The body of the MX-5 uses high performance materials where necessary, including aluminum alloy and high-tensile strength steel, and these are expensive. But if someone was to ask what is the true value of this body, our immediate reply would be that it lies in our thorough dedication to building things. In other words, it is the result of the exchange of people's voices such as 'Let's go beyond conventional thinking', and 'Let's make breakthroughs using ingenuity combining more wisdom'."

The breathtaking drive feel you can sense throughout your body.
I felt that my job was to find the key to achieving this

The development driver Hiroshi described his first impression of driving the first prototype car completed by the development engineers, including Kimura.
"It's light. Above all else, it's light. And if we get the set-up right, the drive-feel could be incredibly exhilarating. I want to get this vehicle finished."
Kawata was a 33-year old up-and-coming development driver dedicated to development of the Mazda3 at the time, but at the same time he completed those duties, he took on the big task of being in charge of the handling and stability of the MX-5.
"I started the development with a desire to give a more MX-5-unique feel to the suspension stroke. It's the breathtaking drive feel you can sense throughout your body the instant the vehicle starts off or the instant you turn the steering wheel. I felt that my job was to find the key to achieving this."
Kawata's job covered a lot of areas. He comprehensively reviewed all of the areas related to the drive feel, such as the body, suspension, steering system, and tires, and finalized those elements toward the one and only answer. Each of the operations was extremely important and difficult because they were directly linked to the expression of the sensation suitable to the MX-5. But, in the actual development, it is really the continuation of steady work.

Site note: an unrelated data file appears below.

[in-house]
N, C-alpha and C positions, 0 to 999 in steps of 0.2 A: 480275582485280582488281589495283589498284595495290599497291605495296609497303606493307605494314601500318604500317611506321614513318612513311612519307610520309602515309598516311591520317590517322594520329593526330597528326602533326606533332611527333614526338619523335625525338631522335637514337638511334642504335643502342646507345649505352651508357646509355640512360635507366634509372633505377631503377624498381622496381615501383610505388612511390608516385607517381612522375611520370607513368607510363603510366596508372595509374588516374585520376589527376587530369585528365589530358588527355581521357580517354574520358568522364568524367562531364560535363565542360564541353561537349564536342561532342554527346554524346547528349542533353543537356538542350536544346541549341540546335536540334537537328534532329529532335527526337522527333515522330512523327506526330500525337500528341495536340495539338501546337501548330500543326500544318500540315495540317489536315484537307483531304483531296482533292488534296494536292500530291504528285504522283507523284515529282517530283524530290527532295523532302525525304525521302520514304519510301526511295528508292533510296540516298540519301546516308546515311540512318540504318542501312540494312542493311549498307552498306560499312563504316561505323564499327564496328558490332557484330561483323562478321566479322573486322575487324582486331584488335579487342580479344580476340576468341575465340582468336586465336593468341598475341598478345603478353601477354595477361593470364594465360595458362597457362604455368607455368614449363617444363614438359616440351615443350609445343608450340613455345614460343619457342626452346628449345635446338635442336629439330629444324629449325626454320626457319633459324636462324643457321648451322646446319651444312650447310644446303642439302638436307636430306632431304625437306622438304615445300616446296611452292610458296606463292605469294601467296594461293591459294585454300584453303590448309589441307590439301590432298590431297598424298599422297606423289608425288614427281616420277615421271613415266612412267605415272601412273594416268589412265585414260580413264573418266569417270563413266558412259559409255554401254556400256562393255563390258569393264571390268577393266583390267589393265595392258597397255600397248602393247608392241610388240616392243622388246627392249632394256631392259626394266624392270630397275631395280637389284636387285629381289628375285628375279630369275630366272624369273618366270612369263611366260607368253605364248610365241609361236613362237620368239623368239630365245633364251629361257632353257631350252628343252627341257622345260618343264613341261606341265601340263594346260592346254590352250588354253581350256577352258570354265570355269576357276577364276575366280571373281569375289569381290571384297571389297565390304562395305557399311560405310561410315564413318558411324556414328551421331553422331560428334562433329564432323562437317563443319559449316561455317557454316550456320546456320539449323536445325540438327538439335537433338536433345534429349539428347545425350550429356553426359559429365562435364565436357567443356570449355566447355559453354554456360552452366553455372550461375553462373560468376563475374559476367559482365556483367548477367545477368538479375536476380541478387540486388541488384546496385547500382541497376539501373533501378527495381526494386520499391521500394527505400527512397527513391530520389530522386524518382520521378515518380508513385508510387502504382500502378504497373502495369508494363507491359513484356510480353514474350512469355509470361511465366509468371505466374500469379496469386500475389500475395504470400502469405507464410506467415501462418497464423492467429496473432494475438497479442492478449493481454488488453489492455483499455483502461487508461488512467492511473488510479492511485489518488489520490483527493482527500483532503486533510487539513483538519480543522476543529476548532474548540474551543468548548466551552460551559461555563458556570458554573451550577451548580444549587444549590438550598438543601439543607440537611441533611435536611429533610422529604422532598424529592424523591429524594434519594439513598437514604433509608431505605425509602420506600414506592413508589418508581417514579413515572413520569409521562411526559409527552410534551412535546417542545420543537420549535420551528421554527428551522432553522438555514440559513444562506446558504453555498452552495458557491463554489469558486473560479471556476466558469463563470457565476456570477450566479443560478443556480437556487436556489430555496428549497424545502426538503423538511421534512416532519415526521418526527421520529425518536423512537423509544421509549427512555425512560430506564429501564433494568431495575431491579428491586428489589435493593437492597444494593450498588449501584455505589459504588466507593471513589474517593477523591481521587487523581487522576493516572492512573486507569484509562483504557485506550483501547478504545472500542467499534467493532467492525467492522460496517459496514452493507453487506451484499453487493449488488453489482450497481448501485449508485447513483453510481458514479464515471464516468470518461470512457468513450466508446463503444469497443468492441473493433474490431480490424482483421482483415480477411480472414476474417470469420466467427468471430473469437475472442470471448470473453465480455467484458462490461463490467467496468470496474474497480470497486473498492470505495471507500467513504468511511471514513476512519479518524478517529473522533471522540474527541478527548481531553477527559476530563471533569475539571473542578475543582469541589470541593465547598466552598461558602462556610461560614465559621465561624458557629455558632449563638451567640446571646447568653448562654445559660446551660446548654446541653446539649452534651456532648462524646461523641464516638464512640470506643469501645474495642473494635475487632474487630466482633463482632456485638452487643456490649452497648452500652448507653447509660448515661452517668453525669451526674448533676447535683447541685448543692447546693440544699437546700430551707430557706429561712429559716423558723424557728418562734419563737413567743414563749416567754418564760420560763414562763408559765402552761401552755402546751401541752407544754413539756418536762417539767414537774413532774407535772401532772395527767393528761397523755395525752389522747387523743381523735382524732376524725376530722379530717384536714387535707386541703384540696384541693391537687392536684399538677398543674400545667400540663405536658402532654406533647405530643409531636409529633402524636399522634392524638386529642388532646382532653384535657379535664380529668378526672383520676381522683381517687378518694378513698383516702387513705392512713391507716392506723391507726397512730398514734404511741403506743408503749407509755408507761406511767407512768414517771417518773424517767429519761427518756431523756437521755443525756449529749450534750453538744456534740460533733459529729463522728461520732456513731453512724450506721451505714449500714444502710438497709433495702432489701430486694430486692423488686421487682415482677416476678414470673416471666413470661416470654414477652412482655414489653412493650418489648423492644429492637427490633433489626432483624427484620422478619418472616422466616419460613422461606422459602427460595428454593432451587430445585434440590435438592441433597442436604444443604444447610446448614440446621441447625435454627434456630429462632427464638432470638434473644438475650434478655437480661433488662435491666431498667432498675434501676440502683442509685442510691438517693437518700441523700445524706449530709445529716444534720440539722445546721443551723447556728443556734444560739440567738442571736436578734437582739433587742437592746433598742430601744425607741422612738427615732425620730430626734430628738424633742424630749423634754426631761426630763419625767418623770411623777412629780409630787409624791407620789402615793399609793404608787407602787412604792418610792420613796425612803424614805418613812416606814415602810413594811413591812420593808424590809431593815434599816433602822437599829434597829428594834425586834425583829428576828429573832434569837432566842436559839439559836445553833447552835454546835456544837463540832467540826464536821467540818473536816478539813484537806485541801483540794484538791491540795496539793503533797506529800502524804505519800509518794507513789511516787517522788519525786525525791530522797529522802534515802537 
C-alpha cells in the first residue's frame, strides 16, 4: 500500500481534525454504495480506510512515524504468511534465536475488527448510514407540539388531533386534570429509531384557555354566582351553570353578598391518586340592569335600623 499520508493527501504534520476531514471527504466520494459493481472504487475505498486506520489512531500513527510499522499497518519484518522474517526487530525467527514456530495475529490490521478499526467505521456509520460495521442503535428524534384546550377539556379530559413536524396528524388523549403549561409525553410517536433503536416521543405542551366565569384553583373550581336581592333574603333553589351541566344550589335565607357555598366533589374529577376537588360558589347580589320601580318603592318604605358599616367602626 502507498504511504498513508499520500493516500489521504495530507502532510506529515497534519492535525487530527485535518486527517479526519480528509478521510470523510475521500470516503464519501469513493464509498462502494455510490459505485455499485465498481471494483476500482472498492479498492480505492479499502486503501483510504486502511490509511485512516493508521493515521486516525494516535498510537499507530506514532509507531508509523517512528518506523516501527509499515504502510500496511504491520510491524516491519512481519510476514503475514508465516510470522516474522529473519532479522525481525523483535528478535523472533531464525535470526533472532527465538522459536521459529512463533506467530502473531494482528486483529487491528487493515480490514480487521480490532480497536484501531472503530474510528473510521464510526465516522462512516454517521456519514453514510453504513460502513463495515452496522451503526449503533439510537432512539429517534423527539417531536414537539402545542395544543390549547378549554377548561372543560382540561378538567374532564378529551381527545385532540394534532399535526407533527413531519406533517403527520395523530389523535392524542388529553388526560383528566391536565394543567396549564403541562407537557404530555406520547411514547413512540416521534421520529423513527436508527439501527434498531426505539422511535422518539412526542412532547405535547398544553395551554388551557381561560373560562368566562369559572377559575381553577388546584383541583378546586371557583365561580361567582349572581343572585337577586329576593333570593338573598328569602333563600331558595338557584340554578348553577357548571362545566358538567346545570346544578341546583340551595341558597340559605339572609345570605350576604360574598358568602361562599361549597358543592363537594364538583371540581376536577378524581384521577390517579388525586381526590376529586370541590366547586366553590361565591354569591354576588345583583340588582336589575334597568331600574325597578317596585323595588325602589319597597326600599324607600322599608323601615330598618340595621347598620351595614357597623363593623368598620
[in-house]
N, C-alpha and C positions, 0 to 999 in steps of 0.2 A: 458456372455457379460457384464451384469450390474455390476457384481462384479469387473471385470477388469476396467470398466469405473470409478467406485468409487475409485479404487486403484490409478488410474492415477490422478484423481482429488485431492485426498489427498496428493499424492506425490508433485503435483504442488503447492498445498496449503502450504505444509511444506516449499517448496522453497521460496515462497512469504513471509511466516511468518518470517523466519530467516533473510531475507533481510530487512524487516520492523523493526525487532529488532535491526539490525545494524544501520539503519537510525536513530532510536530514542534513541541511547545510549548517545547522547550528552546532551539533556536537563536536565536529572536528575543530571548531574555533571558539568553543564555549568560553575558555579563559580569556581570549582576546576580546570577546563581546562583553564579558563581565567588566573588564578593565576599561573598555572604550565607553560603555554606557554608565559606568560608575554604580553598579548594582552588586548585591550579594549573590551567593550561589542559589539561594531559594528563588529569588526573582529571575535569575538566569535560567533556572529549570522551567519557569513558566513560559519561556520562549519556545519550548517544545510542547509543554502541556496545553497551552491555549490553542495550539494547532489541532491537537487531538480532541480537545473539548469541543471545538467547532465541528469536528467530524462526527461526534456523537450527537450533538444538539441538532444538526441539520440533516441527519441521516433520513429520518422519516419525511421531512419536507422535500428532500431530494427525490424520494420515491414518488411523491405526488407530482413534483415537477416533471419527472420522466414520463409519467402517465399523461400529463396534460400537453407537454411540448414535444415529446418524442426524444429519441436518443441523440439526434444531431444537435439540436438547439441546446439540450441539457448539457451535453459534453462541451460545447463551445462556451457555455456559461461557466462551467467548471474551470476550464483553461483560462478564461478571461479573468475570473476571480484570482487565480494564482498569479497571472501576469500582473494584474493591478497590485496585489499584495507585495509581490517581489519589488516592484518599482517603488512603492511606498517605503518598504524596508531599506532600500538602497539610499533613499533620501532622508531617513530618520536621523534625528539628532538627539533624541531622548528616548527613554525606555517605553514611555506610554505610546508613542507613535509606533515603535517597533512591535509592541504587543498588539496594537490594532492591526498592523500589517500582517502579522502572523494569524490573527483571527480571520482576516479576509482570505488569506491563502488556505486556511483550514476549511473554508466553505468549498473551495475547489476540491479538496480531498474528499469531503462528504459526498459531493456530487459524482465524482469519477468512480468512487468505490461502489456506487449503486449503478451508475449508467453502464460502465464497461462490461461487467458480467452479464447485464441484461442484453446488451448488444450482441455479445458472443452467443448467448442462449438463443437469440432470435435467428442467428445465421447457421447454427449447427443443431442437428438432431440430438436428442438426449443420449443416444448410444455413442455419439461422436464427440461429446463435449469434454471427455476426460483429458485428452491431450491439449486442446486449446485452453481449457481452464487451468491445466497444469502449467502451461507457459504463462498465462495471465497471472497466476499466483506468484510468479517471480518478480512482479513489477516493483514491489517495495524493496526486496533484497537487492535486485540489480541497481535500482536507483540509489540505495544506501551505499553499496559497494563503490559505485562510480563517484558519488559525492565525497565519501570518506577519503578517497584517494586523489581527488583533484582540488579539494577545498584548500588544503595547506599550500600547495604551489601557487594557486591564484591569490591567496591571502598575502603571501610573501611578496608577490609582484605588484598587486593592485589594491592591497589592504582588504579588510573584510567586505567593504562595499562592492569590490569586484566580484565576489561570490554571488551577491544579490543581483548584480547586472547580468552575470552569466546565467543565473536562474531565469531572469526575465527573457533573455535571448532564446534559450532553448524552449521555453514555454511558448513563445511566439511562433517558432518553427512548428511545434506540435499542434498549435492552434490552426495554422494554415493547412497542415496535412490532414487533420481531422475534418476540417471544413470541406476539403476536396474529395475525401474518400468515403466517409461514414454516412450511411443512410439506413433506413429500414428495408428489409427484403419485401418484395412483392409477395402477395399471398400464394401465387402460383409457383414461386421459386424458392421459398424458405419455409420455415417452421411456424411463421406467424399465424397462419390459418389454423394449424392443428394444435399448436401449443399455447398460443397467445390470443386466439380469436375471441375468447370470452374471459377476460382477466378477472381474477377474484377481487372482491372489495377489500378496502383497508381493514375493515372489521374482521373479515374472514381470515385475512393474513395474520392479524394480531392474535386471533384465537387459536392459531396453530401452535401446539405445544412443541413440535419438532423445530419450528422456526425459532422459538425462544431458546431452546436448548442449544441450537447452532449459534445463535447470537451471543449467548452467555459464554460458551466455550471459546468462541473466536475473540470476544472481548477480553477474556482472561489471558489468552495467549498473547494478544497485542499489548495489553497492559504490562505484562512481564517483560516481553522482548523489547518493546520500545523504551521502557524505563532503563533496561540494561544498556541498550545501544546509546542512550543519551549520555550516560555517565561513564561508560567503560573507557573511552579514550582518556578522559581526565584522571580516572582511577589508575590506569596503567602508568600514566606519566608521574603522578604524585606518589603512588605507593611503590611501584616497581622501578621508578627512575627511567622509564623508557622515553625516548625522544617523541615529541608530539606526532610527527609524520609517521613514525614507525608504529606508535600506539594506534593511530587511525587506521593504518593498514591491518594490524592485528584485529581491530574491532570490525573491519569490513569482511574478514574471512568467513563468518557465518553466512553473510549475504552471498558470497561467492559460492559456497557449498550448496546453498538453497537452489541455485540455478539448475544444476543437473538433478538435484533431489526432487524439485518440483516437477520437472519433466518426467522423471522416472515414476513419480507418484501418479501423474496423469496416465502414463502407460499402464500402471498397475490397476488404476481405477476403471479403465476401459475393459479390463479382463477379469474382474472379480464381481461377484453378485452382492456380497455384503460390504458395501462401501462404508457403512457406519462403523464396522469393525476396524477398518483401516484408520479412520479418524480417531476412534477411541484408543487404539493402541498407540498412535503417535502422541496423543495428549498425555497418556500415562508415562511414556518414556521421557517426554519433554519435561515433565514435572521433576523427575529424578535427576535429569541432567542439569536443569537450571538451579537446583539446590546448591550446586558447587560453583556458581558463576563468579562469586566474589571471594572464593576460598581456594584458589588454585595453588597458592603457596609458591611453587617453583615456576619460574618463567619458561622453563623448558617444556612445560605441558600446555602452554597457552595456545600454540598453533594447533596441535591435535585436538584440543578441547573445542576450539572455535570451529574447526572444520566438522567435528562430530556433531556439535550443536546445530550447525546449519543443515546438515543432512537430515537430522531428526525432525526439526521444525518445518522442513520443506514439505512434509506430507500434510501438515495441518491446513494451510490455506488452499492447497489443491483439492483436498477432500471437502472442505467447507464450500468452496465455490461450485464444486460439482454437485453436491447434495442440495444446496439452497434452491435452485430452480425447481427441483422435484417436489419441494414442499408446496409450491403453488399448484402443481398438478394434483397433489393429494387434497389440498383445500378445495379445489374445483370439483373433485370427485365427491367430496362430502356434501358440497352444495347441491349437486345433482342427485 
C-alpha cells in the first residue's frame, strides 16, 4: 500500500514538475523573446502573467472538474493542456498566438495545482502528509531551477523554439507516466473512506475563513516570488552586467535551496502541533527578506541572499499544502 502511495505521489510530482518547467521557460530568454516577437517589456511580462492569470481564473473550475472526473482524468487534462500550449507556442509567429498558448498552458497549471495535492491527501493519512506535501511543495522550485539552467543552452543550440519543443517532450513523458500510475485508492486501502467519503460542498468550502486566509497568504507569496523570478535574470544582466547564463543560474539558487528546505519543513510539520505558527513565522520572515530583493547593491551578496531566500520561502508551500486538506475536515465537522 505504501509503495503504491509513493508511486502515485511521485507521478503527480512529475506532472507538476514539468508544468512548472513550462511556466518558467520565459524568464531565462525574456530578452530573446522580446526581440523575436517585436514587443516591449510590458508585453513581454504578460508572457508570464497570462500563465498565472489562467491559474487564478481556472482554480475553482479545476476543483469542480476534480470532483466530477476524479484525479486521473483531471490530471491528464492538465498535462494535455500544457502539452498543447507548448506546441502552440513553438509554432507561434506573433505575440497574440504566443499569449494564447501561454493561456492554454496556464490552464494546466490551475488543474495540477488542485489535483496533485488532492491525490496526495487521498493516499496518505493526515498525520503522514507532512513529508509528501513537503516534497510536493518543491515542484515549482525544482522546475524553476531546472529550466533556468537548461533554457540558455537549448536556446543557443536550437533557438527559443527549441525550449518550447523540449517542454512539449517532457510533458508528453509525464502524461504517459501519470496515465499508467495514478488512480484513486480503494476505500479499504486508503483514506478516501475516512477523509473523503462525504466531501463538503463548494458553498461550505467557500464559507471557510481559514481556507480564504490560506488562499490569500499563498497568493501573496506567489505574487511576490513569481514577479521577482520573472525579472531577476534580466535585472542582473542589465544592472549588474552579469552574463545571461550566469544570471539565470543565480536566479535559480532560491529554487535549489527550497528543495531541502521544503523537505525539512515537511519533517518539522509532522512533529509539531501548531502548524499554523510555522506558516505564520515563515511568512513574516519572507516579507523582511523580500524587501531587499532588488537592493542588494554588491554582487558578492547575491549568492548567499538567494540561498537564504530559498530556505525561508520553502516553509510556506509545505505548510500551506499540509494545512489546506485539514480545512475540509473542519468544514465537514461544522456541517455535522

For example, one day on the test course, Kawata got out of the MX-5 after driving it on the test course countless times diligently confirming the slight harshness remaining on the suspension, and then headed to the workshop and began carving the rubber bushings used in the front suspensions himself.
"I have carved bushings by hand, assembled them to prototype cars, and tested them many times. A car's behavior can be changed with the smallest amount of cutting depth and shape carved into a small rubber part which can fit on the palm of my hand. It may seem hard to believe, but creating the MX-5 can be compared to an uncompromising dedication to a small world, like the rubber carvings remaining on the palm of one's hand." The movement of the suspension in the very early stages must be smooth. And firm handling can be enjoyed even after the speed is increased. Sets of bushings with fresh gouge marks created by hand are piled in front of Kawata in a matter of moments, and gradually the MX-5 begins to reveal the true nature of its innovative body which Kimura has instilled in it.

In late 2014, the final road test was conducted to confirm the final specifications to be delivered to MX-5 fans waiting anxiously around the world. The MX-5 sped through the cold wind.
The body-in-white weight per planar projection area which Kimura refused to compromise on achieved a lightness surpassing the first generation NA while realizing dramatically high rigidity and extremely high stability, and having an attractive form.
The program manager Yamamoto sitting in the driver's seat drove around the test course countless times diligently confirming the feel of the carved bushings Kawata poured his heart into, and before long he returned to the area where the development engineers including Kawata were waiting anxiously. And after pausing to take a breath, he raised his right thumb straight up. The expression on Kawata's face warmed instantly and a smile spread across his face.
Absolutely the same reverberating sound which was created together with the deep emotion of the engineers at this instant will be delivered soon across the globe. You will no doubt understand the meaning of the words, "It's got to be an MX-5," when you get in the car yourself and open your senses to the reverberating sound of the body.